Remember back when newsletters were pieces of paper that came in your actual mailbox? Of course you don’t, that was practically forever ago. Nowadays, it’s all about the email newsletter — and everyone from your Apple to your local cupcake shop has one. With their clever names, like the Ace Hotel’s “A-List,” and timely, useful information, newsletters have become a popular marketing platform for big brands, small businesses, and even individuals who want to go beyond fickle social media to reach their audience. But is an email newsletter right for you?
Speaker and creative coach Jeff Goins says it probably is.
At first, Jeff explains, “I didn’t really understand the importance of an email newsletter. I thought it was one more thing that I had to do.” But once he started a blog and began setting goals for himself — to gain more readers, to publish a book — he realized that an email newsletter was more than just a hassle — it was an asset. And whatever your own personal goals, delivering your message into the inboxes of your engaged audience can help further them.
“I think email is the most important way to communicate with your audience, build your business, and to get people to trust you.”
Because unlike social media marketing, email is both personal and direct. It goes right into the inbox of your subscribers, so your message’s reach is guaranteed. Even if people don’t open your newsletter, you know they got it; on social media, it can be hard to measure how much of your audience is reached by your information, and even harder to grown that number when platforms like Facebook actively work to decrease it.
However, if do you decide to launch an email newsletter, you have to make sure the content is relevant, compelling, and — perhaps most importantly — not irritating to your audience.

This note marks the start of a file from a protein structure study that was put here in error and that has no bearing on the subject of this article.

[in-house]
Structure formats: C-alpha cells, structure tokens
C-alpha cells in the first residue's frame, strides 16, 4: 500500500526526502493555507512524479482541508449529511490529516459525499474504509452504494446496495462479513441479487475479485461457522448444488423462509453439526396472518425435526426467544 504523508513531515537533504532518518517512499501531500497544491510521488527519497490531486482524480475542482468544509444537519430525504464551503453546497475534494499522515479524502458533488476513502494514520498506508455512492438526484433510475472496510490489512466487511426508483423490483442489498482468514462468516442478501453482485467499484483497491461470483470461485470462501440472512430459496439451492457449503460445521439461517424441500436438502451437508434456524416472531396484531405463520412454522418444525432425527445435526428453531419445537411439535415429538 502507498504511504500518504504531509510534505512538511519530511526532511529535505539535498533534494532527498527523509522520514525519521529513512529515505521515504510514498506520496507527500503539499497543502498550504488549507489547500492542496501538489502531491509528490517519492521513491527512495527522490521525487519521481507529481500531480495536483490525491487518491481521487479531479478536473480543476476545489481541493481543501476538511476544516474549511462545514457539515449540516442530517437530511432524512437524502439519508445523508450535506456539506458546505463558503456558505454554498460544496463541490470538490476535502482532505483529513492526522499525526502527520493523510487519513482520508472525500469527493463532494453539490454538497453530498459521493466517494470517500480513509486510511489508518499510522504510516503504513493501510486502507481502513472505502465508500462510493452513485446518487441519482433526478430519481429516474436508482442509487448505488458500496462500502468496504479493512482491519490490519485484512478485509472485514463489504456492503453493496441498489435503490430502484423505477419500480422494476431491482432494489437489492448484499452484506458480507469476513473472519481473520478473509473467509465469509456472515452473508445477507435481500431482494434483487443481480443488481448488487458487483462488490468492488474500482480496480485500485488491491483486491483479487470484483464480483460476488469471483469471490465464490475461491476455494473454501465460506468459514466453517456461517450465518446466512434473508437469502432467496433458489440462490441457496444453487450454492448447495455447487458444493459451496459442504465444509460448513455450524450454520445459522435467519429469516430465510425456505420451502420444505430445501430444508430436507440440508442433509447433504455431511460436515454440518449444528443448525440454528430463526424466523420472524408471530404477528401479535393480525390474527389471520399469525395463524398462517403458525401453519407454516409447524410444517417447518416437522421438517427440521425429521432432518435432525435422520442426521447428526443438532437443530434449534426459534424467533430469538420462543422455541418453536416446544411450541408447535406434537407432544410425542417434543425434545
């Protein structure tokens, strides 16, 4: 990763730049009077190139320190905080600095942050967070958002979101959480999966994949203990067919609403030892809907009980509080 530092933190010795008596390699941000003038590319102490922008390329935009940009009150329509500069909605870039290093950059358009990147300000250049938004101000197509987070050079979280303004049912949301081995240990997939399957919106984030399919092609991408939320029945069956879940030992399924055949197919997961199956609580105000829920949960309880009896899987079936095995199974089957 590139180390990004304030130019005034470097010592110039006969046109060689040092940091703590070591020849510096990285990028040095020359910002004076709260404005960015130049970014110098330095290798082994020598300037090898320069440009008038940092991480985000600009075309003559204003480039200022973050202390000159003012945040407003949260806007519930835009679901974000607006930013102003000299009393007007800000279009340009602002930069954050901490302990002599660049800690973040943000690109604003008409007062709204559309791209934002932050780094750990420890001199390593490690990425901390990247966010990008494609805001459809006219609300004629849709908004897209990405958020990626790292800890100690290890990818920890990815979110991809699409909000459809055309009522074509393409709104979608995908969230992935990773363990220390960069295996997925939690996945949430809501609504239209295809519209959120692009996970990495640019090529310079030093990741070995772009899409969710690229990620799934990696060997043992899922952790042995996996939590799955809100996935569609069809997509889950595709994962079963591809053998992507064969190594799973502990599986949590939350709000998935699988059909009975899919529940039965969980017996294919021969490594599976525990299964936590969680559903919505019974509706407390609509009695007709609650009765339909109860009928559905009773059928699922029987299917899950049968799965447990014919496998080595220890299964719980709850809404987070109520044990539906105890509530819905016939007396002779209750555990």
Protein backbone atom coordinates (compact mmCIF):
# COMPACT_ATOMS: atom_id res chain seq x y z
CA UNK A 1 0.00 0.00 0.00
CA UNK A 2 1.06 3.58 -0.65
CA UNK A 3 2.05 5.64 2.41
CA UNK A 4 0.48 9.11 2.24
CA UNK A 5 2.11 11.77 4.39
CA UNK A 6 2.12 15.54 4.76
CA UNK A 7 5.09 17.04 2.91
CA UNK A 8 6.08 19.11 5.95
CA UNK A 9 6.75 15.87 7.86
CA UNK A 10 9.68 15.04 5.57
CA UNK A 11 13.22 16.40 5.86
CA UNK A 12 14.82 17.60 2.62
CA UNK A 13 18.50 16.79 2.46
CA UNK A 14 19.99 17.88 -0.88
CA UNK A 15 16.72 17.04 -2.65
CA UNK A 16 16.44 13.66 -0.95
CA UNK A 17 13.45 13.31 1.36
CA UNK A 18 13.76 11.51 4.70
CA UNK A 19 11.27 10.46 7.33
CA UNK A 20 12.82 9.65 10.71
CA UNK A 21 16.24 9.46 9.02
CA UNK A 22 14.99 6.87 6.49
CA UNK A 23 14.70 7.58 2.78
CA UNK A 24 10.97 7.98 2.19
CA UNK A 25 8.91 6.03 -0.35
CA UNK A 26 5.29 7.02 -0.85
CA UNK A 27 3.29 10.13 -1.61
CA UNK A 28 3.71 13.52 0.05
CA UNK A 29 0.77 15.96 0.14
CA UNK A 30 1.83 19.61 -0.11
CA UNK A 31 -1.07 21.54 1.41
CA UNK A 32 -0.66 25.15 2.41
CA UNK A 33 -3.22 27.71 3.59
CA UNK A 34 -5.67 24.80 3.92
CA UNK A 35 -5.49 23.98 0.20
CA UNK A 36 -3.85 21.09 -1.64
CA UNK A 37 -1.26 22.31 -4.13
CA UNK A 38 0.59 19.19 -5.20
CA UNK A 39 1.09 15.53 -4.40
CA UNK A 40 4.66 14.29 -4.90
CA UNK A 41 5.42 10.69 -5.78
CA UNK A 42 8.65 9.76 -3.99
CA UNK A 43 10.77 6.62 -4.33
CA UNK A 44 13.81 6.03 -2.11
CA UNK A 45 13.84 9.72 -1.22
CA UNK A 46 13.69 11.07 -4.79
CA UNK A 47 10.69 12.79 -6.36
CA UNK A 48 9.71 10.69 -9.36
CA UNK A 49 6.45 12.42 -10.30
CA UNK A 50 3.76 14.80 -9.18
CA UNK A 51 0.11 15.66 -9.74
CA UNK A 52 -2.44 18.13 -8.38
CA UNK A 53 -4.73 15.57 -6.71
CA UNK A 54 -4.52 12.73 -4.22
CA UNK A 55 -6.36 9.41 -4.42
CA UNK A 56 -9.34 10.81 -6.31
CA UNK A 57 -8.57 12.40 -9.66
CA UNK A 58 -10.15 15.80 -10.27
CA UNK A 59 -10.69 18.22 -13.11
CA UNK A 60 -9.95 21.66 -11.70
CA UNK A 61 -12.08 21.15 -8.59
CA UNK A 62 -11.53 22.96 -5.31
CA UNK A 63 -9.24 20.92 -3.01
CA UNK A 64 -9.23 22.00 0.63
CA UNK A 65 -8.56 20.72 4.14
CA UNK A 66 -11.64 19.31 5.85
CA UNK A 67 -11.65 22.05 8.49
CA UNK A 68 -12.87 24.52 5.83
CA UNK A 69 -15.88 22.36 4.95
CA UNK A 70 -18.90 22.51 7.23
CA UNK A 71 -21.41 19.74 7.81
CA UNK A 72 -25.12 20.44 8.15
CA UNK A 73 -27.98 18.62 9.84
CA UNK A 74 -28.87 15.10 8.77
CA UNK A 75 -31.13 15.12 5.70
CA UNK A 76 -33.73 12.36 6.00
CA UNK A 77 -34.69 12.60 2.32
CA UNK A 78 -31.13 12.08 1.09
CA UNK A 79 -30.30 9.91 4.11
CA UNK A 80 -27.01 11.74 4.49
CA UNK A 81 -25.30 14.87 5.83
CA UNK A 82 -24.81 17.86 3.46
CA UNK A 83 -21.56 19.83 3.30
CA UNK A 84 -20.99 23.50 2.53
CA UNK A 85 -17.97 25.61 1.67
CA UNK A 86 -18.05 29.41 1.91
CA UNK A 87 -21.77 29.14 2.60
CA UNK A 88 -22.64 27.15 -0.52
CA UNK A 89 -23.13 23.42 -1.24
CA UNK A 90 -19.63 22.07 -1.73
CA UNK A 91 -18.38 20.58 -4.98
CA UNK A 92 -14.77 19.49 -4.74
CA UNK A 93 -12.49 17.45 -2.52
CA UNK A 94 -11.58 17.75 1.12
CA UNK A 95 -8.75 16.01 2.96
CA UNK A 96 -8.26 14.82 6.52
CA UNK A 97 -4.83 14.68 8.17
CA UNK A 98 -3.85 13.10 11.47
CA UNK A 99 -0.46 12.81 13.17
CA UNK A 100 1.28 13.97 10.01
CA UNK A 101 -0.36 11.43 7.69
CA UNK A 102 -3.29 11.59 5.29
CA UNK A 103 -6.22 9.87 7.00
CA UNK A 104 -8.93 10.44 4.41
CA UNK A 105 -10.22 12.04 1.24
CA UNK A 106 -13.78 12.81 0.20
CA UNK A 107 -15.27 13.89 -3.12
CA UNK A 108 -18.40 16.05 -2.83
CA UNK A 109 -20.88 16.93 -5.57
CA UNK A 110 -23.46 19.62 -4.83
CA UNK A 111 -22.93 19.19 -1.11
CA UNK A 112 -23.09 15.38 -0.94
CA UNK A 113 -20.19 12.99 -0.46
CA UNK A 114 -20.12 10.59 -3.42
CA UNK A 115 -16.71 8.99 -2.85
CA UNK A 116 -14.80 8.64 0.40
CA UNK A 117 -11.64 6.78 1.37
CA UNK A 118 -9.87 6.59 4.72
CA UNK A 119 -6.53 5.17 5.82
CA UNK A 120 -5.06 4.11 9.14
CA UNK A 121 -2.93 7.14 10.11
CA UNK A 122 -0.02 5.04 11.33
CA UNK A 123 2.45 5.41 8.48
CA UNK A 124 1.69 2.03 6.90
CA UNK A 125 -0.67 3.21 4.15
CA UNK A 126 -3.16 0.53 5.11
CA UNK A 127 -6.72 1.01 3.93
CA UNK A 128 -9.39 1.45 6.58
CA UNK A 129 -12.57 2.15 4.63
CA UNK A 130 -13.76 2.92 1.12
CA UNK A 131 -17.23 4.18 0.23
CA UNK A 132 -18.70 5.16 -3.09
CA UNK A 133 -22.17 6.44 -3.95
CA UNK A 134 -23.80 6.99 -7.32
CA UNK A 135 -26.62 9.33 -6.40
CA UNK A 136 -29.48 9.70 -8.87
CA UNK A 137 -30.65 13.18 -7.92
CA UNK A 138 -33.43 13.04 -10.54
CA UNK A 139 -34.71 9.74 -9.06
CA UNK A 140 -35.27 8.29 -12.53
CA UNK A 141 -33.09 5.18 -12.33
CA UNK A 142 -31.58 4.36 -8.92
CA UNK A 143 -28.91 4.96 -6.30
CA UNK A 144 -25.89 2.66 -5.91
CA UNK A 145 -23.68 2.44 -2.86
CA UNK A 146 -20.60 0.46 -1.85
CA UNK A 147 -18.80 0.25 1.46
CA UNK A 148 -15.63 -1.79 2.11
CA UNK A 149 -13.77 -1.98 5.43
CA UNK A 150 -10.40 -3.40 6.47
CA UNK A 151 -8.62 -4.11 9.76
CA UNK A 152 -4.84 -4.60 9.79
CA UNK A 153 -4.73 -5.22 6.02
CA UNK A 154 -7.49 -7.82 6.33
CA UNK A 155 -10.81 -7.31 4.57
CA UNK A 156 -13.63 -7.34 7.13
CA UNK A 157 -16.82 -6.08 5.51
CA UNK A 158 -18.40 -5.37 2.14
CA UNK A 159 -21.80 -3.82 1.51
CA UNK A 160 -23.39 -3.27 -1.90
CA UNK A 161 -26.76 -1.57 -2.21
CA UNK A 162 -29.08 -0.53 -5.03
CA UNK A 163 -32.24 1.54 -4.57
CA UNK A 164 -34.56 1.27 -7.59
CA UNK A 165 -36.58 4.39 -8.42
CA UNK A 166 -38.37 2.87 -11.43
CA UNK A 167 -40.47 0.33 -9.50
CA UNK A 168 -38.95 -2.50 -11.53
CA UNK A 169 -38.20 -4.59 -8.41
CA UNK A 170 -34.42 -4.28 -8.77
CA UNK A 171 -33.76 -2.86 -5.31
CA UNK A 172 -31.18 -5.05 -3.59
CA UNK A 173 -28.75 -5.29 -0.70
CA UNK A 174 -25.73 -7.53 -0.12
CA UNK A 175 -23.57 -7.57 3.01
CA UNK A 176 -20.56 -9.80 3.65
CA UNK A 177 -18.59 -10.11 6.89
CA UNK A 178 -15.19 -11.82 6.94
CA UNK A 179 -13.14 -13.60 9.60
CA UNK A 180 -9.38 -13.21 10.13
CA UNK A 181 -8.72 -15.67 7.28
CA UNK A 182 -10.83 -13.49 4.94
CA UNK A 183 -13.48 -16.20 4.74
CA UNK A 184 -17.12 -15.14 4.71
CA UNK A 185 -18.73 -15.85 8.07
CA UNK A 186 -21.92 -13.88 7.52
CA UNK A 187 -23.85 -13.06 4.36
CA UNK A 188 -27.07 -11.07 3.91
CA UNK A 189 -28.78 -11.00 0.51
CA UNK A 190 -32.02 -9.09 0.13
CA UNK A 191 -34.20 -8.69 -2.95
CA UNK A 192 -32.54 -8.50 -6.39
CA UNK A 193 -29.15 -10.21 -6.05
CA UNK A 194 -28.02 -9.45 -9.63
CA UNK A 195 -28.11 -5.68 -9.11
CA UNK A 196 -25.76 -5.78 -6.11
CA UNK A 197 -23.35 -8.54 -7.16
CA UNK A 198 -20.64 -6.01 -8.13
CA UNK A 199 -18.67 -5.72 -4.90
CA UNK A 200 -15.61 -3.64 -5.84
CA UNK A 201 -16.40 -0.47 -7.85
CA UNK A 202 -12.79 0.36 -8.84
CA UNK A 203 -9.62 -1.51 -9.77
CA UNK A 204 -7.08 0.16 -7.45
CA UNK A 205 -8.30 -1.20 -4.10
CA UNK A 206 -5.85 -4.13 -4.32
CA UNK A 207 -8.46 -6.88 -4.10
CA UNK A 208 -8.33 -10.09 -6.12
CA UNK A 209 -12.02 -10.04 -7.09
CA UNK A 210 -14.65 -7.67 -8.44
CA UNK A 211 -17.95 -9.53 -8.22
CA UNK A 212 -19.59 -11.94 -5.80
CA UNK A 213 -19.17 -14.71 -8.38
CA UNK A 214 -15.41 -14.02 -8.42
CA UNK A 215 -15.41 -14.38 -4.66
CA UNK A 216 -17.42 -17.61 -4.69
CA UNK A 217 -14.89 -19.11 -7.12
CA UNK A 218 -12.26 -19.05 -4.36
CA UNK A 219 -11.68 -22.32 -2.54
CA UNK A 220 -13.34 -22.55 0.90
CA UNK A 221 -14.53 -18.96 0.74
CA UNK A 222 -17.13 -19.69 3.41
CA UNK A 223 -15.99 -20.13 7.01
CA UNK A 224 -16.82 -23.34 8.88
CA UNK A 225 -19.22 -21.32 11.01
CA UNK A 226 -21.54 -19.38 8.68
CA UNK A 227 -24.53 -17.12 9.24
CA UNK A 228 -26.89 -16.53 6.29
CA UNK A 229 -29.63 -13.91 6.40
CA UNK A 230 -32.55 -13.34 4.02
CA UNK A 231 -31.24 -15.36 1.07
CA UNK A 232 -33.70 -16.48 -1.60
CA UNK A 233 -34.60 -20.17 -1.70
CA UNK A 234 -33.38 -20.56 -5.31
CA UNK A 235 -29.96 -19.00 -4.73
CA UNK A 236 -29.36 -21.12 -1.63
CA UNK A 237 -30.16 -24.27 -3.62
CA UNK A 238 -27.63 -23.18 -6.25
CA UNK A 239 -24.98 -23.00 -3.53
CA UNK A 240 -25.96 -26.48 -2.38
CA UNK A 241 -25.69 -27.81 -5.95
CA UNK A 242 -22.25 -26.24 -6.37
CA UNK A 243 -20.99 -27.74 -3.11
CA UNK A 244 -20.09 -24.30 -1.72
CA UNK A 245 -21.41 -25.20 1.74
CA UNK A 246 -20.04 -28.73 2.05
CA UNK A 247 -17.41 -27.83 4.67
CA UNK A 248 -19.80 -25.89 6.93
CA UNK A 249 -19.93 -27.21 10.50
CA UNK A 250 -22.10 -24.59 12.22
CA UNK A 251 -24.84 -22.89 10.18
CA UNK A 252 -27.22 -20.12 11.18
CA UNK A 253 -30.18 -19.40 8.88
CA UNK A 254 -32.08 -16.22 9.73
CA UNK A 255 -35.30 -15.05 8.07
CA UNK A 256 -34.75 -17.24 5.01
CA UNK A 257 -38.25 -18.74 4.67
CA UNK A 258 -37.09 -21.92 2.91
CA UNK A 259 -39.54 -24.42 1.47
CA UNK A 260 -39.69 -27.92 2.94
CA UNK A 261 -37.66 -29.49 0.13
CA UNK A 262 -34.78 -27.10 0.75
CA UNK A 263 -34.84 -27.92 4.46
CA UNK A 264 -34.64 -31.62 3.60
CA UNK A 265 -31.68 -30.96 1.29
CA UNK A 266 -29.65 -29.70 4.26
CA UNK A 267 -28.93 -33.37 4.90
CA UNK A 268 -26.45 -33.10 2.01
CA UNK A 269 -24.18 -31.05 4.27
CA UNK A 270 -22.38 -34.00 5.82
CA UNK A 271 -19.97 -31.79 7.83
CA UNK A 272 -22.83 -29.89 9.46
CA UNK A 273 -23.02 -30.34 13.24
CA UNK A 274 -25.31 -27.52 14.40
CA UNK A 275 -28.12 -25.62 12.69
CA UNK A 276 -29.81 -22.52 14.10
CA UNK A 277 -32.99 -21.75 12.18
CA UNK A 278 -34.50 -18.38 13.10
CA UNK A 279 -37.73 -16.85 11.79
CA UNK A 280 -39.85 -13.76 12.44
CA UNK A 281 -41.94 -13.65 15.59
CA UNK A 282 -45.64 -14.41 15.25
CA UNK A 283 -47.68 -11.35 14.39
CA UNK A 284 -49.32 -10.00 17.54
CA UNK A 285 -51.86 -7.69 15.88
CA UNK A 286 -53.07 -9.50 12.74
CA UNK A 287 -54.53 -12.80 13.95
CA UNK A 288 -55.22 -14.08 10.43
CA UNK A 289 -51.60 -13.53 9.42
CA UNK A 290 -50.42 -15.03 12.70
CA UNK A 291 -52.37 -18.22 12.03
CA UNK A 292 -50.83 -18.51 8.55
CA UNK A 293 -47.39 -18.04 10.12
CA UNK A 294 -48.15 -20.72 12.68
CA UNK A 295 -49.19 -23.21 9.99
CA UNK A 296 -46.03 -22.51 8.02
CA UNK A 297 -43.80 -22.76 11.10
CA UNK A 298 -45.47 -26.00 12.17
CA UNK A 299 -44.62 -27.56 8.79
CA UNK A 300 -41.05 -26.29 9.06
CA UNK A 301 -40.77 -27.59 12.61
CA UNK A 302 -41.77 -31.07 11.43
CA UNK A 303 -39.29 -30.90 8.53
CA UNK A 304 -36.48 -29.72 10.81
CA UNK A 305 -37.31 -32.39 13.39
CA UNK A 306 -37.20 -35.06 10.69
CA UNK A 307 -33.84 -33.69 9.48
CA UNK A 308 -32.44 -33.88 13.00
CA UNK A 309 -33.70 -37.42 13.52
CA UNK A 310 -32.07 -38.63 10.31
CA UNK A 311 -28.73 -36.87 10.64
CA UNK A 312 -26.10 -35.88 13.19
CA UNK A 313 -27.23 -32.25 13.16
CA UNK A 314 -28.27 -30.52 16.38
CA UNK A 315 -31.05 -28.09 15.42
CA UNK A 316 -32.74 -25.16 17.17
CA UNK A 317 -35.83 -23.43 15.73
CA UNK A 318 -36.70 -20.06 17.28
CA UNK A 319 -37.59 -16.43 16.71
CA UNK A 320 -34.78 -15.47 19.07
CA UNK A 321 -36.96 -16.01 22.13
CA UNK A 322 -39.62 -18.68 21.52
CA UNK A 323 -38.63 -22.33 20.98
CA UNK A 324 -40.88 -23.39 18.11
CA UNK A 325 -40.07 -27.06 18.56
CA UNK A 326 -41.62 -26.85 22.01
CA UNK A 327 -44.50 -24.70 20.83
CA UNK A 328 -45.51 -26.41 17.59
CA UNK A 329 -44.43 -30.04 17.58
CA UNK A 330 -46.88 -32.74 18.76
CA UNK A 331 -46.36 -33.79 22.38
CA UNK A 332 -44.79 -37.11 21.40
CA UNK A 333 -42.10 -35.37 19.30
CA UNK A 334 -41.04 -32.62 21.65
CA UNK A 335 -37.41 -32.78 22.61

Best-selling author John Jantsch recommends following email best-practices to ensure your newsletter does what you want it to do: Tell your story, keep your audience informed, and make them feel like you’re a trustworthy person or company. To do this, you’ll want to ensure that the “From” line is either in your name, or the name of your business — whichever you think your audience is expecting — and that the subject line is very clearly labeled.
“You want to be welcomed in their email inbox…so make sure you give them all the clues,” John says.
Another important element of your email marketing is the appearance of your newsletter, and how easy it is for you to put together. For that, there are dozens of email newsletter clients that make the process simple, and the final outcome attractive. Email marketing providers like MailChip, Emma, and Tiny Letter can make the job of assembling an email newsletter easy enough that it doesn’t feel like a burden, and ensure that the end result is a well-designed message for your subscribers. Or for the more advanced designer, you can use InDesign to create something more layered.
It’s also key that you don’t skate over the content of your email. What do your subscribers want to see? Links to your recent blog posts? Information about upcoming sales and discounts? Curated content that you found and want to share with them? Or, maybe you want to only send your emails quarterly, and theme them based on the seasons, the business calendar, or what’s important in your industry. Deciding on an appropriate voice, tone, and content of your email ahead of time will help give you a clear directive when you sit down to compile the newsletter’s various parts.
But, says John, all of these elements — the content, the logistics — are worth figuring out and playing with, because email marketing really is that important.
“Even though you’ll have people out there who have suggested that it’s waning,” John explains, “I can tell you it’s one of the greatest assets I own. It’s primarily how we convert clients. It’s primarily how we do business.”